What’s soil pH?

Soil pH is the measure of the acidity or alkalinity of soil from an extremely acid pH of 0 to an extremely alkaline pH of 14. A soil pH of 7 is neutral, neither acid not alkaline. Knowing the pH of your garden soil is important because soil pH controls the availability of nutrients and the number of microorganisms that improve soil structure. Plants can only absorb nutrients as electrically charged “ions” that attach themselves to clay and organic matter ions with the opposite electrical charge. Depending on the level of acidity or alkalinity of soil, varying amounts of different nutrients can be taken up by plant roots. At some pH levels, nutrients can become bound to other elements, or to soil, and become “locked out” and unavailable to plants. All the major nutrients are only freely available to plants within a narrow soil pH range of 6.5 to 7.5, where essential trace elements are also available, and aluminium is locked out. (See pH Table below) Most vegetables and exotics will remain healthy if grown in a pH range of 6.0–7.0, but potatoes and strawberries do best when pH is around 5.5, and Brassicas and beetroot require a pH close to neutral. However, few plants will survive when the soil pH is below 4.5 where major nutrients are strictly limited and trace elements become available in toxic quantities, or above 9.0 where calcium becomes insoluble.
On the pH scale, the “p” stands for potential, and “H” is the chemical symbol for hydrogen. The more acidic your soil is, the more hydrogen ions in your soil. As hydrogen ions are replaced by calcium ions on the charged sites, soil pH rises. Just to make it confusing, the pH scale is shown as a negative logarithm so that the more hydrogen ions in topsoil, the lower the pH number. Because soil pH is expressed as a logarithm, a pH of 6.0 is ten times more acid than a pH of 7.0, and a pH of 5.0 is a hundred times more acid than 7.0. Adjusting pH without the buffering effect of decomposed organic matter is difficult.
Testing for pH level
The only way to find the exact pH of garden soil is to test it. The Manutec Test Kit is quite economical to use, is available from most large nurseries. I’ve found this test kit to be very reliable and have used it since it was first developed by the CSIRO.
Testing involves taking samples of topsoil from across the growing area, and mixing them thoroughly in a bucket. A small sample of the mixture is placed on a supplied sheet and moistened with a liquid dye. The damp mixture is then dusted with barium sulphate, and the resulting colour matched to a pH range on the kit’s colour chart.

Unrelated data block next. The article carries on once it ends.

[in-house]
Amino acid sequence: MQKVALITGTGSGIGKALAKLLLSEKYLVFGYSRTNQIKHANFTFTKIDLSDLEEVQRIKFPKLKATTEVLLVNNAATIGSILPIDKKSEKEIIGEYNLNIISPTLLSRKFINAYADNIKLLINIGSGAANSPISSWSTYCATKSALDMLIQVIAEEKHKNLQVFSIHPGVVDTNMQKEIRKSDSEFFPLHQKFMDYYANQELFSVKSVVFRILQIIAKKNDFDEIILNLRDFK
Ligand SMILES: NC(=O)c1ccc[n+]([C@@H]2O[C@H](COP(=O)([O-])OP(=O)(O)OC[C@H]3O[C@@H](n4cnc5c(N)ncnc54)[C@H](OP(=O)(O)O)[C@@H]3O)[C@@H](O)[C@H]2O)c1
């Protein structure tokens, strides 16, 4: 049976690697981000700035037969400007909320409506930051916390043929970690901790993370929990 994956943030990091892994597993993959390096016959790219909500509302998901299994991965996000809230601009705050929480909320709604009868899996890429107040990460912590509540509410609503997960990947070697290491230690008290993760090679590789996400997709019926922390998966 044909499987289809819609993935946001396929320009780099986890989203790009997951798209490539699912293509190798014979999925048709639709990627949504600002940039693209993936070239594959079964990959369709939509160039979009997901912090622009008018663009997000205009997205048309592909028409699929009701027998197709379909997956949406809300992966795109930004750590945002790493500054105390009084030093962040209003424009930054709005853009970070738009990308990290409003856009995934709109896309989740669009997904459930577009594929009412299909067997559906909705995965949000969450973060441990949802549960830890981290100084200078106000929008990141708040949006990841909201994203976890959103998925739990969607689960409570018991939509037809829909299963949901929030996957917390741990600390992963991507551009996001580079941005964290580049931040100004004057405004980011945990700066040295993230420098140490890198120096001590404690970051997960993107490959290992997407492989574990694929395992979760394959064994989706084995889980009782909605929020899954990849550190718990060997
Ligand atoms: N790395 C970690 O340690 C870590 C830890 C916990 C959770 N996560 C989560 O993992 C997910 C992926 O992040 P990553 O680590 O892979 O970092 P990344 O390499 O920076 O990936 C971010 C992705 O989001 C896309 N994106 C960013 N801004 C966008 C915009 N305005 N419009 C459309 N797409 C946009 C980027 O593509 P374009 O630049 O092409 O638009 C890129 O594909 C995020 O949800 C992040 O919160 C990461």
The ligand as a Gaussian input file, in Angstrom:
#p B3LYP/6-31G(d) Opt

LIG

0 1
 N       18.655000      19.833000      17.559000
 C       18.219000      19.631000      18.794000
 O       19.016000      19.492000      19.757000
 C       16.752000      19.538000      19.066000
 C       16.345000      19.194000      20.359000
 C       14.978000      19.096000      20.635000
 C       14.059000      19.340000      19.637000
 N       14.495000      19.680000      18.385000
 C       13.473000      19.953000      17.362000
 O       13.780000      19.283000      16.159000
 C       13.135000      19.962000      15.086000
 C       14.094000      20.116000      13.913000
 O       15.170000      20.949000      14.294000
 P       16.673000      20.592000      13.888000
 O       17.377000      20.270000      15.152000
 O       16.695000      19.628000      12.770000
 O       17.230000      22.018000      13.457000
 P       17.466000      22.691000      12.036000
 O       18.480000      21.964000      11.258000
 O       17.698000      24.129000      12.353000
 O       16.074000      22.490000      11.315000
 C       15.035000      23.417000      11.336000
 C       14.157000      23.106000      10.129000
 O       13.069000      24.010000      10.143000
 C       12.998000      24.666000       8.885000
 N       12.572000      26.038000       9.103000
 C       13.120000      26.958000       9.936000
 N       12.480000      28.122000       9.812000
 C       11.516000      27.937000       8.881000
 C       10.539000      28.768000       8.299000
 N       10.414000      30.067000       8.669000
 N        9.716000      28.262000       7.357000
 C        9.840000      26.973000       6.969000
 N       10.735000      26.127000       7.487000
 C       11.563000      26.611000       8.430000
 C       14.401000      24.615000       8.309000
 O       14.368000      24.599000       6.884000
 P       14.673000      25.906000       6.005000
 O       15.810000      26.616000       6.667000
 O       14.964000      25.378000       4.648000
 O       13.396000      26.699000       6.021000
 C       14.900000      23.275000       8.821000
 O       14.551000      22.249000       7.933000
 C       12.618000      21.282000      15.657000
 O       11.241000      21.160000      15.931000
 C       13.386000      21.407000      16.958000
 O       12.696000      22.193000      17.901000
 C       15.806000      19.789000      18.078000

***All garden soils should be tested at least annually, because exudates from plant roots and the decomposition of organic matter release hydrogen ions into the soil, replacing calcium ions and increasing acidity.


3 thoughts on “What’s soil pH?

  1. I didn’t know that you could test your soil’s pH levels by placing your topsoil into a bucket and mixing it. Now that my brother has recently inherited our uncle’s farm, he would like to prepare the used soil so that he can start growing crops next year. Maybe he should learn how to manipulate his soil’s pH levels effectively.

  2. Hi! I’ve been reading your weblog for a long time now and finally got the bravery to go ahead and give you a shout out from Kingwood Texas! Just wanted to mention keep up the great work!

  3. Hi,
    I am setting up an above ground organic garden. I have bought expensice organic soil but the PH is around 8. How do you lower the PH levels? JB
    Elemental sulphur (sometimes sold as flowers of sulphur) is the easiest way to lower the pH of slightly alkaline soil. The following amounts will lower the pH of topsoil approximately 1 pH unit.
    If you have sandy soil apply 25 grams sulphur to each square metre of bed.
    For good quality loams, apply at 50 gm p.s.m., and for heavy clays, apply at 100 gm p.s.m. Test soil again in a couple of weeks. If soil pH is higher than 7.5, dig some horse or cow manure through the top soil. As the manure breaks down it will release hydrogen ions, which will replace calcium ions on the exchange sites in the soil and lower the pH – but this won’t happen overnight. – Lyn

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